Congressman Vern Buchanan

Representing the 16th District of Florida

Buchanan Urges Tougher GMO Labeling

Jul 9, 2018
Press Release

“People Have a Right to Know What’s in Their Food”

WASHINGTON – Congressman Vern Buchanan announced today he has filed a formal objection letter with the U.S. Agriculture Department, calling its food labeling plan for genetically modified organisms (GMOs) "grossly inadequate." 

Buchanan said the department should “go back to the drawing board” and come up with a more consumer-friendly standard. “Regardless of whether you think GMOs are safe or not, people have a right to know what's in their food,” he said.

Buchanan’s letter said the proposed rule is inadequate because it allows food manufacturers to skirt transparency by putting a website or a phone number on the food product for consumers to call if they want to learn whether a food contains a GMO. Another option under the rule would allow a manufacturer to imprint a QR code, similar to a barcode, that consumers could scan using a smartphone.

Buchanan said he hoped his letter would prompt the Agriculture Department to craft a tougher labeling standard that consumers would find useful. Now that the public comment period has closed, the department is expected to issue a final rule later this year.

“Food labeling needs to be simple and clear,” Buchanan said. “QR codes do not meet that definition. What senior citizen or mother shopping with her children will be able to stop and call a company or go to a website to check the ingredients of each product they would like to buy? If you’re going to have a labeling standard, make it easy to understand.”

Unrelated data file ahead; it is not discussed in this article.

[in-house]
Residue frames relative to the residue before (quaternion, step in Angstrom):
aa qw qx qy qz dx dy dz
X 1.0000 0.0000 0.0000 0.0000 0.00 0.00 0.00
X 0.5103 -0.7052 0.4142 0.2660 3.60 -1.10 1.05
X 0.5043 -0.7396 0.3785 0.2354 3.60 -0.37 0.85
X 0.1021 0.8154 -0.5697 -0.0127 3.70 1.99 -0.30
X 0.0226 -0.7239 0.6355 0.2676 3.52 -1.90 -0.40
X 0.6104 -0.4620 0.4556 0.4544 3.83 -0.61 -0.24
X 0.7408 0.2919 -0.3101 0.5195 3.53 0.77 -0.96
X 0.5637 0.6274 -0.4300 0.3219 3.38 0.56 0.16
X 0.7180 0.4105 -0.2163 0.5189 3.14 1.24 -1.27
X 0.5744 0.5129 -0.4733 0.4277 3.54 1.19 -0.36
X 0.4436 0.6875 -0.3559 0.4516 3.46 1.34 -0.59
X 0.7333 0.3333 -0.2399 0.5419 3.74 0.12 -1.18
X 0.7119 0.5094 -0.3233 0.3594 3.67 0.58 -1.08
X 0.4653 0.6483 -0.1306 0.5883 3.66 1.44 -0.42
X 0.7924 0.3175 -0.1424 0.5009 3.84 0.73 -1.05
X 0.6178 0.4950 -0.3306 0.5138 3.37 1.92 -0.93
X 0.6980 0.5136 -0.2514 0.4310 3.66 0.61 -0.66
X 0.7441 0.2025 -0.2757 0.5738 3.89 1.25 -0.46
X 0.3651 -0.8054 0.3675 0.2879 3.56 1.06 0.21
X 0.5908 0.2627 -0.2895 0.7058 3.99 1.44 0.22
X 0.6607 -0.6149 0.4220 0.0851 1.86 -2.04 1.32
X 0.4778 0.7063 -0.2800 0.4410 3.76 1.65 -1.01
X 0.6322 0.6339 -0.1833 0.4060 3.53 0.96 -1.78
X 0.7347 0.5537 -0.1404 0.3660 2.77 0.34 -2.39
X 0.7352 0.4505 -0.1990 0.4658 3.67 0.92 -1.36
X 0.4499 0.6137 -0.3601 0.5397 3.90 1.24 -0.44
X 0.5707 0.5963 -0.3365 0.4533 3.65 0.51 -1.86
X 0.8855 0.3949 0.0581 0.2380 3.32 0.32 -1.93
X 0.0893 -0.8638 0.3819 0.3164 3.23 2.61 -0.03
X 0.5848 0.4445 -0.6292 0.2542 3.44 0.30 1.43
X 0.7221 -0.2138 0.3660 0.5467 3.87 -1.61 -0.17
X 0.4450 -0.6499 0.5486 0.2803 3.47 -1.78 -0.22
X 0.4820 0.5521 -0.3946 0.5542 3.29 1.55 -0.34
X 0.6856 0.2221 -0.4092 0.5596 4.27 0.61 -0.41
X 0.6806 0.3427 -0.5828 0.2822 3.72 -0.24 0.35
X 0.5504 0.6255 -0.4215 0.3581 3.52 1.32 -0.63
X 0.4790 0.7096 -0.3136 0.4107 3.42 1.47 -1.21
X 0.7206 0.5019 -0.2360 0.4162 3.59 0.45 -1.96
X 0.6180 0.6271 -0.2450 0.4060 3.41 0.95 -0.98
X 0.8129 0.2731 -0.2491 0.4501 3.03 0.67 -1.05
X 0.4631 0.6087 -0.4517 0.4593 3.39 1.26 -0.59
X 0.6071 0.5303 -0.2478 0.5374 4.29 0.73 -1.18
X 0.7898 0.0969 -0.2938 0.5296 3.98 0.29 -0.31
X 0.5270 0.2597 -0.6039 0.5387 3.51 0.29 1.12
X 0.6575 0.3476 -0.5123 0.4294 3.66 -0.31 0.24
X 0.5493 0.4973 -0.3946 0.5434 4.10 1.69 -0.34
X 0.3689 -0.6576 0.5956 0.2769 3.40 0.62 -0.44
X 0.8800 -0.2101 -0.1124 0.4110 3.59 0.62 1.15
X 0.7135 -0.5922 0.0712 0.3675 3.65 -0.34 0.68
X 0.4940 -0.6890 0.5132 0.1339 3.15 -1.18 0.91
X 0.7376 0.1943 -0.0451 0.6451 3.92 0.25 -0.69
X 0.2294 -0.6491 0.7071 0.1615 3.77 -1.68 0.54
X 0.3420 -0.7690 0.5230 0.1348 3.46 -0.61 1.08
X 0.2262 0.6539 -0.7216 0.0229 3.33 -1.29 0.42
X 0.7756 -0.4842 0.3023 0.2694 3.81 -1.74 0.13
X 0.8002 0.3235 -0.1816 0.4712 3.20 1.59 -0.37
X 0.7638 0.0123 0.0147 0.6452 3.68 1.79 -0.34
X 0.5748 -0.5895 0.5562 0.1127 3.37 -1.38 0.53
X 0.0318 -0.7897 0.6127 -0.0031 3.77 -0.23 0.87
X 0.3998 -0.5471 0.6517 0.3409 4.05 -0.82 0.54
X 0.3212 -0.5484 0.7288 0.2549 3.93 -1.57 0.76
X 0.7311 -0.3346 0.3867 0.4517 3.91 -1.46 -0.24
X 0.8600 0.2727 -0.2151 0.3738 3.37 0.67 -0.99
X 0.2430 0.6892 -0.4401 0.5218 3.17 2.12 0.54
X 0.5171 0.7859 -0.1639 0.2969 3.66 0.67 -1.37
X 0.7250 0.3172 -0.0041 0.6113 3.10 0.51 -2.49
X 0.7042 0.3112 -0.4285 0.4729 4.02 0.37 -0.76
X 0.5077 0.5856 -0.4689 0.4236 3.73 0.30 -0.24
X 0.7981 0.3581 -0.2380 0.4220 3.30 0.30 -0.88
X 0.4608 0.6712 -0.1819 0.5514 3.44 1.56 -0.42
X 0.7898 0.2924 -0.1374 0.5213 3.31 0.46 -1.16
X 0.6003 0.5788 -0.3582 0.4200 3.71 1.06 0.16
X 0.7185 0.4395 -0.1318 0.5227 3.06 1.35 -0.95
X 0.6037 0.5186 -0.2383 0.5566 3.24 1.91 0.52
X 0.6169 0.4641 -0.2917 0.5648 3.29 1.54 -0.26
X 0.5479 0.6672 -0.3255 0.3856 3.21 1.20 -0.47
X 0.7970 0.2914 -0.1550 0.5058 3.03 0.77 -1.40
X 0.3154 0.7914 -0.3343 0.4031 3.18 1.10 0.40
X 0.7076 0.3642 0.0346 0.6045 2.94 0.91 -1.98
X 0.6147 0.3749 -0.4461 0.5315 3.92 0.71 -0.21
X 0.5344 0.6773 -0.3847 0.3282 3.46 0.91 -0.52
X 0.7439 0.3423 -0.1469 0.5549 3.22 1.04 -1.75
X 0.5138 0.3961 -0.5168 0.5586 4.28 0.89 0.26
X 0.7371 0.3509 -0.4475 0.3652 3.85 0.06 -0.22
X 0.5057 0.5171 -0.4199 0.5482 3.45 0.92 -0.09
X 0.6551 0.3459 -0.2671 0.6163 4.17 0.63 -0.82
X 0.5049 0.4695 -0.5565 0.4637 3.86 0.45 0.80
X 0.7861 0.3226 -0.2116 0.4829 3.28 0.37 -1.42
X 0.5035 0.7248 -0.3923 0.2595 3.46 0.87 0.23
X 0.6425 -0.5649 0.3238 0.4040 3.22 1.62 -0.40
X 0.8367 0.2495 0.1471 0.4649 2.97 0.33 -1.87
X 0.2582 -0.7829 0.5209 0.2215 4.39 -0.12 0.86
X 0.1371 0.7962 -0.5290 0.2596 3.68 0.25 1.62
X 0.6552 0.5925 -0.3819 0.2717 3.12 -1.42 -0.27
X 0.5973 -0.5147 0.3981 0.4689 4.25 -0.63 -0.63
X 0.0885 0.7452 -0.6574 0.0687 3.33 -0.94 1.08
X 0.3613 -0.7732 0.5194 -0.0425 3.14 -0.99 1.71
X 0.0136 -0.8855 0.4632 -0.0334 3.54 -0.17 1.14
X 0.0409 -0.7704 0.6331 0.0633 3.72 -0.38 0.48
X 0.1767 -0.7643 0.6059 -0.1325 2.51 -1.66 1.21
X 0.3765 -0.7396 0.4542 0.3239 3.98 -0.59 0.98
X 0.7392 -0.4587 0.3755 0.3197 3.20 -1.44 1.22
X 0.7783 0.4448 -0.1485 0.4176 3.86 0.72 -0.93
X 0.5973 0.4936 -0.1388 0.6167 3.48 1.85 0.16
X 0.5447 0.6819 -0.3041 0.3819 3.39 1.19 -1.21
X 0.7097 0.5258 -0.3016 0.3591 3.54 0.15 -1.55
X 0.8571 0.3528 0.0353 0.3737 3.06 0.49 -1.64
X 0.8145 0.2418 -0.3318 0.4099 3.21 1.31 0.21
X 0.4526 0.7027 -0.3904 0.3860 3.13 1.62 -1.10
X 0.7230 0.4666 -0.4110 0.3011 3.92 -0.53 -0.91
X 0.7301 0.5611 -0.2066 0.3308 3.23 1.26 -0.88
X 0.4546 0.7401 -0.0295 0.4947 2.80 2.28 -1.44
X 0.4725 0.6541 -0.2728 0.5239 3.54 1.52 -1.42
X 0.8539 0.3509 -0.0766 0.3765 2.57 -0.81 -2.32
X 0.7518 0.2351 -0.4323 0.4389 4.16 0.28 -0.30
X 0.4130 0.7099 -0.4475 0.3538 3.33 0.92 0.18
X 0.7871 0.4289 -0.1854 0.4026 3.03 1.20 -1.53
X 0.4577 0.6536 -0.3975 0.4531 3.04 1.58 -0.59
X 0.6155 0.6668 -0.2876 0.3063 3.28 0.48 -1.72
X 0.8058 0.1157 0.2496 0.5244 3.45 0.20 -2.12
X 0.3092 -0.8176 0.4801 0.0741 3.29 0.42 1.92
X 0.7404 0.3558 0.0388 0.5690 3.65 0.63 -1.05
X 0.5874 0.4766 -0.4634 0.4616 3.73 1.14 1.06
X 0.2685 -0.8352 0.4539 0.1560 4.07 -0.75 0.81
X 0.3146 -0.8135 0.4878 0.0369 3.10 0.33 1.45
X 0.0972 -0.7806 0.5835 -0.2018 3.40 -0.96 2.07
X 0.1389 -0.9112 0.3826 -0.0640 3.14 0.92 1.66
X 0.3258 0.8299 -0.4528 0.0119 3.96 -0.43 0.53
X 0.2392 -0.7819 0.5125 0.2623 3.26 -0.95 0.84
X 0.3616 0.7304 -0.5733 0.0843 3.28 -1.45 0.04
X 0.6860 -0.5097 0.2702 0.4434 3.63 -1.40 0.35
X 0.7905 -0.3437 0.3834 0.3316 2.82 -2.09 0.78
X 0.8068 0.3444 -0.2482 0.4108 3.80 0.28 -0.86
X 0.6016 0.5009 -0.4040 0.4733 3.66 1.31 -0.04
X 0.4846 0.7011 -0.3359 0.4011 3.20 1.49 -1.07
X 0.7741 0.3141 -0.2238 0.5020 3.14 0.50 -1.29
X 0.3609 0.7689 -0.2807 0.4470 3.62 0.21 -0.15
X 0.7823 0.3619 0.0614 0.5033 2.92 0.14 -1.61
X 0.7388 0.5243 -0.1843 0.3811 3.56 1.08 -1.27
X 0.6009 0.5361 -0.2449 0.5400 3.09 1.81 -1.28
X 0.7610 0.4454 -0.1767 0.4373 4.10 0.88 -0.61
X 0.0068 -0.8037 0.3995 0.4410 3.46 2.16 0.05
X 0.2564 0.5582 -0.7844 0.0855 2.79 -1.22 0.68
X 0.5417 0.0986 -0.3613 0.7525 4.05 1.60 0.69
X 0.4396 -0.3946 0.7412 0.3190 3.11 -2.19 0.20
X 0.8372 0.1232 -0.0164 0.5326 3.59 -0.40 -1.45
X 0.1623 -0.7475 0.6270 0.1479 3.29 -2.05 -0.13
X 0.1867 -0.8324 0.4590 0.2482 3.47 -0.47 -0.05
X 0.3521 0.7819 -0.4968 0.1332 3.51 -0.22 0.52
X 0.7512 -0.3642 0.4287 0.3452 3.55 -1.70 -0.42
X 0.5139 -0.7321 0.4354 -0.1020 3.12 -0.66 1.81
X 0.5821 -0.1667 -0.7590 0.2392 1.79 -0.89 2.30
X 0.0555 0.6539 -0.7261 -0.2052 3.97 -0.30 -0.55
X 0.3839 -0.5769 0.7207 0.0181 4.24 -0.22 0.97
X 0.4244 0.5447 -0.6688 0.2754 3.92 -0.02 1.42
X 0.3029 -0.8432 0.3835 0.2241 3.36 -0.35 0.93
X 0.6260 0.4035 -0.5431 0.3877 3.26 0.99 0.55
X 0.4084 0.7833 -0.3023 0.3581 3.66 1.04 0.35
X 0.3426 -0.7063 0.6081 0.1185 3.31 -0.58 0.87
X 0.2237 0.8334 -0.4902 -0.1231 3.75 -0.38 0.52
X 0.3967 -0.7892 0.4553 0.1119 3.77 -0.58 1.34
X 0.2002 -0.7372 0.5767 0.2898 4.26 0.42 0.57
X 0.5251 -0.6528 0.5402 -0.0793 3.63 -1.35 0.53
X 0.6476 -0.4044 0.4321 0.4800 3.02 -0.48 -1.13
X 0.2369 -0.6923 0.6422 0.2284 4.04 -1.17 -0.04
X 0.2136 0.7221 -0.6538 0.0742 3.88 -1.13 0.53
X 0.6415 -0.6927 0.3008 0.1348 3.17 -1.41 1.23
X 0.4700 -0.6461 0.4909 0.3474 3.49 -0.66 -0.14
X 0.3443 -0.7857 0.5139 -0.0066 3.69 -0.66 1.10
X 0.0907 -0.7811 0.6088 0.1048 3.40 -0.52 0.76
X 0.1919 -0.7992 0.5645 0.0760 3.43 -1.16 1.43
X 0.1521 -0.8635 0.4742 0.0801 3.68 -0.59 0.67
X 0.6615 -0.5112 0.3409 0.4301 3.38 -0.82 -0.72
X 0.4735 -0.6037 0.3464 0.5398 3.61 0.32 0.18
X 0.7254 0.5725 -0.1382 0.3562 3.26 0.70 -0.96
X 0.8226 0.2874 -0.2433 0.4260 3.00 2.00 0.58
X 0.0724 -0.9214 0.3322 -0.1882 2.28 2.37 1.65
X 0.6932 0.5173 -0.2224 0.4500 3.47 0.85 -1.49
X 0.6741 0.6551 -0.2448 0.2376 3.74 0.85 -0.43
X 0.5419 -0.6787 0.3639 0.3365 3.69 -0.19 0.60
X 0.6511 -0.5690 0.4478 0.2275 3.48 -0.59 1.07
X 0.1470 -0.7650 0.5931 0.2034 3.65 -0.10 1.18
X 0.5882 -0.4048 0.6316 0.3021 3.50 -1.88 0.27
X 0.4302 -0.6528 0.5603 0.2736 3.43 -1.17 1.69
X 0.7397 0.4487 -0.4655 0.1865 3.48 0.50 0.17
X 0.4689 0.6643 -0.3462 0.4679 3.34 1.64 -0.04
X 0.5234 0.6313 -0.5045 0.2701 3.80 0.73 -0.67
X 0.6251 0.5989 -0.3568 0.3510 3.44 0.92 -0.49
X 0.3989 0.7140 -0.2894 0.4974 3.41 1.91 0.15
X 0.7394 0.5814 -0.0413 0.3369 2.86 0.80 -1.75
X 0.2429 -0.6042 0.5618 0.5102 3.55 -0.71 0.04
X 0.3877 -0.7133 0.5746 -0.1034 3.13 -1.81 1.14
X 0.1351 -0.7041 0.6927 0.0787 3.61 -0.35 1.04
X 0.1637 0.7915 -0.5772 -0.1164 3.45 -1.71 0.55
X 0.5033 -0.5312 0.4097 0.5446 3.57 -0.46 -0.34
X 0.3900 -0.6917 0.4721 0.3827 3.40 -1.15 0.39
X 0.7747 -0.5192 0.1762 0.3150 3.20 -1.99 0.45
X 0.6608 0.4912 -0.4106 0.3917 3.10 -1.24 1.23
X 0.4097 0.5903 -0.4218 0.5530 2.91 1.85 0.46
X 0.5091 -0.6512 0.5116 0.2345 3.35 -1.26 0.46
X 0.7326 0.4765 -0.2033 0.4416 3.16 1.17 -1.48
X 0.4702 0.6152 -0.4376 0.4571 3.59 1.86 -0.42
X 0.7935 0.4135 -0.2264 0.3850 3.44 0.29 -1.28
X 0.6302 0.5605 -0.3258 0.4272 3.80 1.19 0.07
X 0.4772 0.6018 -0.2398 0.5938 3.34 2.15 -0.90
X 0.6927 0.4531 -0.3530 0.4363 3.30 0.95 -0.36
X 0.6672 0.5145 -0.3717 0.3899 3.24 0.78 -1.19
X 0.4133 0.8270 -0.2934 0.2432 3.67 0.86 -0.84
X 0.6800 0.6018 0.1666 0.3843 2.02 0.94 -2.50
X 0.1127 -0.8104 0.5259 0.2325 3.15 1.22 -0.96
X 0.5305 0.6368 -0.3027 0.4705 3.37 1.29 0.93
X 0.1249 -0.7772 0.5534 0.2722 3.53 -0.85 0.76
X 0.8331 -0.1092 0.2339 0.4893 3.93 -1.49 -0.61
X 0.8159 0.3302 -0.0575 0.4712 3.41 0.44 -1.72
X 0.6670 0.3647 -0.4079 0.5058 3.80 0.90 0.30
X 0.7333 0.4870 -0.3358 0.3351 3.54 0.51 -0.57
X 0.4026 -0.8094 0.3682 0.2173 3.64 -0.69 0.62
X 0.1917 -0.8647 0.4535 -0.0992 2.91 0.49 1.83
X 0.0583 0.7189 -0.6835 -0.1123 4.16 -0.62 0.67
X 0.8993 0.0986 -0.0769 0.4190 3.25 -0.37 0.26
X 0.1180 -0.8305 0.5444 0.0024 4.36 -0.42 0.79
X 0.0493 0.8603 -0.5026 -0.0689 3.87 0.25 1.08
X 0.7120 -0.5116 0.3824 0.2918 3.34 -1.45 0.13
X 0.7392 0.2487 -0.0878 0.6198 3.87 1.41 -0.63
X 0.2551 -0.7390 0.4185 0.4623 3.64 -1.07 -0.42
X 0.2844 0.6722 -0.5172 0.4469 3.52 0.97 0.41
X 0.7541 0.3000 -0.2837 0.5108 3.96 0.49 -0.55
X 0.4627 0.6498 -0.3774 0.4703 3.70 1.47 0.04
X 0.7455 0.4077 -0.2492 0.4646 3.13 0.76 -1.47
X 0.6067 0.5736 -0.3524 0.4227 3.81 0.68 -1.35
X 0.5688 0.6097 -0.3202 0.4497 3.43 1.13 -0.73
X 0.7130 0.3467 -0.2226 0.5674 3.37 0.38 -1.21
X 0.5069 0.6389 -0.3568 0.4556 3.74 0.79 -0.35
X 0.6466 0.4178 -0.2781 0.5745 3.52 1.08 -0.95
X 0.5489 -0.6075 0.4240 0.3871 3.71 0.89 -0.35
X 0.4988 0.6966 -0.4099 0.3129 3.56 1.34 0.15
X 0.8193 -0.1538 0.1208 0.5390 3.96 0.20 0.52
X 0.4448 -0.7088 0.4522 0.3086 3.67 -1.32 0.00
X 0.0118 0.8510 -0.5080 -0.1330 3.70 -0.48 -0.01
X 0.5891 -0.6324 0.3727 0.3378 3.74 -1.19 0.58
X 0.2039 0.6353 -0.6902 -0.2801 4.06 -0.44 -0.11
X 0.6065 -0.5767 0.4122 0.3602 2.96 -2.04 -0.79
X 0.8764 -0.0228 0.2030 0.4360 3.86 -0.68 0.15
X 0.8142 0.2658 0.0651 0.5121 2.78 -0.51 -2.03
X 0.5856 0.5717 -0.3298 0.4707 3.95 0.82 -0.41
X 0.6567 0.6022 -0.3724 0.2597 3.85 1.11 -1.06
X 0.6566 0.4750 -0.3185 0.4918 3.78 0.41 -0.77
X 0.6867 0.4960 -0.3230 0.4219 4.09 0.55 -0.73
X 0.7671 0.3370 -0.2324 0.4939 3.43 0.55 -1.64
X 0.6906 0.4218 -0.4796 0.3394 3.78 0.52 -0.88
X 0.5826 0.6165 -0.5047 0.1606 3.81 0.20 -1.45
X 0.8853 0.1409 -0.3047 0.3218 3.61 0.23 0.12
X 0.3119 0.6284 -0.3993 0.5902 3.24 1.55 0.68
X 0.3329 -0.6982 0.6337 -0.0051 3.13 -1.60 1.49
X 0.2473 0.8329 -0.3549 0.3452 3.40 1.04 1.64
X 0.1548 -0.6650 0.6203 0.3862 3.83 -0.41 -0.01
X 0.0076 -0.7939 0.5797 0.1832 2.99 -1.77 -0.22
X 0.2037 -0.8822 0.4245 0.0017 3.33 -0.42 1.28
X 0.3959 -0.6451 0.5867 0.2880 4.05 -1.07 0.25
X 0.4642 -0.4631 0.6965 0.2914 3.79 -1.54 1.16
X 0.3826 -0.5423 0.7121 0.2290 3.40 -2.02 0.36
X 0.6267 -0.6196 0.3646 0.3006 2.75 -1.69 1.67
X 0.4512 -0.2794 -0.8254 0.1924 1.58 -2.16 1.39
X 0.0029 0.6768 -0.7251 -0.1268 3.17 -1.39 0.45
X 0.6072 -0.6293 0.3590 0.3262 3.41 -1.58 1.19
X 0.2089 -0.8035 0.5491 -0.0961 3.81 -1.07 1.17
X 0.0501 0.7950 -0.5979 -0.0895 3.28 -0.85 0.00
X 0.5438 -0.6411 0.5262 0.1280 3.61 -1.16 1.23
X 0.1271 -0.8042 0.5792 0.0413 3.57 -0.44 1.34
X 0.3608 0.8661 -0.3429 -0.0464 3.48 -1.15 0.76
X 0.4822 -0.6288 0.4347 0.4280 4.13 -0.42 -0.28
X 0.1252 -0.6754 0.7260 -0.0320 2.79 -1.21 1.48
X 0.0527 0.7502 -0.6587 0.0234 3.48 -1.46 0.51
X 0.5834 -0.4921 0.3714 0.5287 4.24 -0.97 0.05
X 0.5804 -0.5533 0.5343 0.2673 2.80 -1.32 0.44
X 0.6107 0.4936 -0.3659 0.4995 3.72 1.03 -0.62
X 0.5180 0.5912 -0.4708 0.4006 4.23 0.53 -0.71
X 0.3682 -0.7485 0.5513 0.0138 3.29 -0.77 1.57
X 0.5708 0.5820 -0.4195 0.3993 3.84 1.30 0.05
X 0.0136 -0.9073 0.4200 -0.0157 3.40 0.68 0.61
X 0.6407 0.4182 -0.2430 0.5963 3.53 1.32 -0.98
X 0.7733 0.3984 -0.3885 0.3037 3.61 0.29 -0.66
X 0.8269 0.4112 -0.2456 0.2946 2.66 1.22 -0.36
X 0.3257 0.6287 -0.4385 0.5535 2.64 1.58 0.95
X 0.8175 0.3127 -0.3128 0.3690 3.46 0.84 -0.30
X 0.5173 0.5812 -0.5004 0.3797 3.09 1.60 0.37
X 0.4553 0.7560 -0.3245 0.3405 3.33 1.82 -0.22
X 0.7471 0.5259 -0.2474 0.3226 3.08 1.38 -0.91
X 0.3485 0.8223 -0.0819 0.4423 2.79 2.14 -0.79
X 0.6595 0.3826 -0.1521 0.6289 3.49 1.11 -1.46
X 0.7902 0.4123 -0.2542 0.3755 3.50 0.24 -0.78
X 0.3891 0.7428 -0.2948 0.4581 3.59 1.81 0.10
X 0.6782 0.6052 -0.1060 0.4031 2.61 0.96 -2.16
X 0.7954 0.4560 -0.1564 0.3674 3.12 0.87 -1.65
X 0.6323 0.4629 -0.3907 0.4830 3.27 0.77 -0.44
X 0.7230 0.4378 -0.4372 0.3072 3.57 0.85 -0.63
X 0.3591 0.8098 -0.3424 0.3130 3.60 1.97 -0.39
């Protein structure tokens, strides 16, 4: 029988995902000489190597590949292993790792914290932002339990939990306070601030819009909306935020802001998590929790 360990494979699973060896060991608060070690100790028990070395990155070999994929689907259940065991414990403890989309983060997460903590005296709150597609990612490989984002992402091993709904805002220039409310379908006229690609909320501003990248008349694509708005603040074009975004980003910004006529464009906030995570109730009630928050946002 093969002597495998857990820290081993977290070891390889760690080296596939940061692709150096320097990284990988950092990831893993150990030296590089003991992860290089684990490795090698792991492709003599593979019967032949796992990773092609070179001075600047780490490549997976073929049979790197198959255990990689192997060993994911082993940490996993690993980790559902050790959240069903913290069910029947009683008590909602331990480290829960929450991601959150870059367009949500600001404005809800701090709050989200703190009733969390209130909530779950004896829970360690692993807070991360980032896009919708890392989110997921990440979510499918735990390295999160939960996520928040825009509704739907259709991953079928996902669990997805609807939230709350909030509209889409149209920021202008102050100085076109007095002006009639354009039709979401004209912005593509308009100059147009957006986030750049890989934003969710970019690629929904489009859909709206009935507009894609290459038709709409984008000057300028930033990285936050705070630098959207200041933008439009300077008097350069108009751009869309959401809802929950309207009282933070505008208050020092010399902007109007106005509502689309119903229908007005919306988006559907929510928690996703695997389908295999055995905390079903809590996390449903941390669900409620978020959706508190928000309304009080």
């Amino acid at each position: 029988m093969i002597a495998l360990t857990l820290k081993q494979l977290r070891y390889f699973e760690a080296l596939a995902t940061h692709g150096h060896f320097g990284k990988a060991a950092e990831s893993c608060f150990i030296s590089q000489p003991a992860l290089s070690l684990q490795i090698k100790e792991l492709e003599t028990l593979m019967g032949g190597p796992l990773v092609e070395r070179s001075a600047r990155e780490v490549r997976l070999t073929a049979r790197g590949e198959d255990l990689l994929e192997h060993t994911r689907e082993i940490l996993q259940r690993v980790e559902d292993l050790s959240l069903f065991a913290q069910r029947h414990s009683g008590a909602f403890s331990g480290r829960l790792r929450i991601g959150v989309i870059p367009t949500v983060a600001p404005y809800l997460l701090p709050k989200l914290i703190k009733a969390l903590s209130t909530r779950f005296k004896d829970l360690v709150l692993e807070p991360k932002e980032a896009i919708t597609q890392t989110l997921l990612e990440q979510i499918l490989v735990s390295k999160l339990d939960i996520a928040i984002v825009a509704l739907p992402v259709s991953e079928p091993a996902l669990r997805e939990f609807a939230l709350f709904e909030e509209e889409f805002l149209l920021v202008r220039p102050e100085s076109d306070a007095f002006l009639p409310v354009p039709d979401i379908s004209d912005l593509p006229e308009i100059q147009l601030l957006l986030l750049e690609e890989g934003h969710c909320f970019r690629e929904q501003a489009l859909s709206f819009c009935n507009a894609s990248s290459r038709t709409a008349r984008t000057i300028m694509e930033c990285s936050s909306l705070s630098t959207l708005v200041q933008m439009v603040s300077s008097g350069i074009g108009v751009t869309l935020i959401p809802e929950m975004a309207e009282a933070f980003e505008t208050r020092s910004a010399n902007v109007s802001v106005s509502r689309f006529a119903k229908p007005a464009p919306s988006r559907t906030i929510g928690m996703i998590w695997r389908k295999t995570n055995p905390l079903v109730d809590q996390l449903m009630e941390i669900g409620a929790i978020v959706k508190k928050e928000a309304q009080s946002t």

Perhaps even more troubling is the largely unanswered question of which foods would be considered genetically modified. Under one proposed set of regulations, the USDA could exempt highly refined sugars and oils, such as those made from genetically modified corn and soybeans, which consumer groups have warned would effectively exempt as much as 70 percent of products from GMO labeling. 

“Consumers have a right to get all the information they need to make decisions about the food they buy,” Buchanan said.

In 2015, Buchanan was one of only 12 Republicans to oppose legislation in the U.S. House referred to as the “DARK Act" (Deny Americans the Right to Know) because it contained too many loopholes to transparent labeling of GMOs.

See letter below:

Dear Secretary Perdue,

I am writing to express my strong opposition to the U.S. Dept. of Agriculture’s grossly inadequate proposal for labeling genetically modified organisms (GMOs).

According to the USDA, this proposed rule will “provide a uniform way to offer meaningful disclosure for consumers who want more information about their food.” However, by providing manufacturers with such broad discretion in disclosing GMO ingredients, consumers may not get the information they need to make informed decisions.

As drafted, this proposal will allow food manufactures to skirt transparency by putting a website or a phone number on the food product for consumers to call if they want to learn whether a food contains a GMO. Another option allowed under the rule would allow a manufacturer to imprint a QR code, similar to a bar code, that consumers could scan using a smartphone.

Food labeling needs to be simple and clear. QR codes do not meet that definition. What senior citizen or mother shopping with her children will be able to stop and call a company or go to a website to check the ingredients of each product they would like to buy? If you’re going to have a labeling standard, make it easy to understand.

I am also concerned by the largely unanswered question of which foods would be considered genetically modified. Under one proposed set of regulations, the USDA could exempt highly refined sugars and oils, such as those made from genetically modified corn and soybeans, which some have warned would effectively exempt as much as 70 percent of products from GMO labeling.

As you work to issue a final rule later this year, I would urge you to go back to the drawing board and come up with a more consumer-friendly standard. Regardless of whether you think GMOs are safe or not, people have a right to know what they’re eating.

Thank you for your prompt attention to this matter.

Sincerely,

 

Vern Buchanan

Member of Congress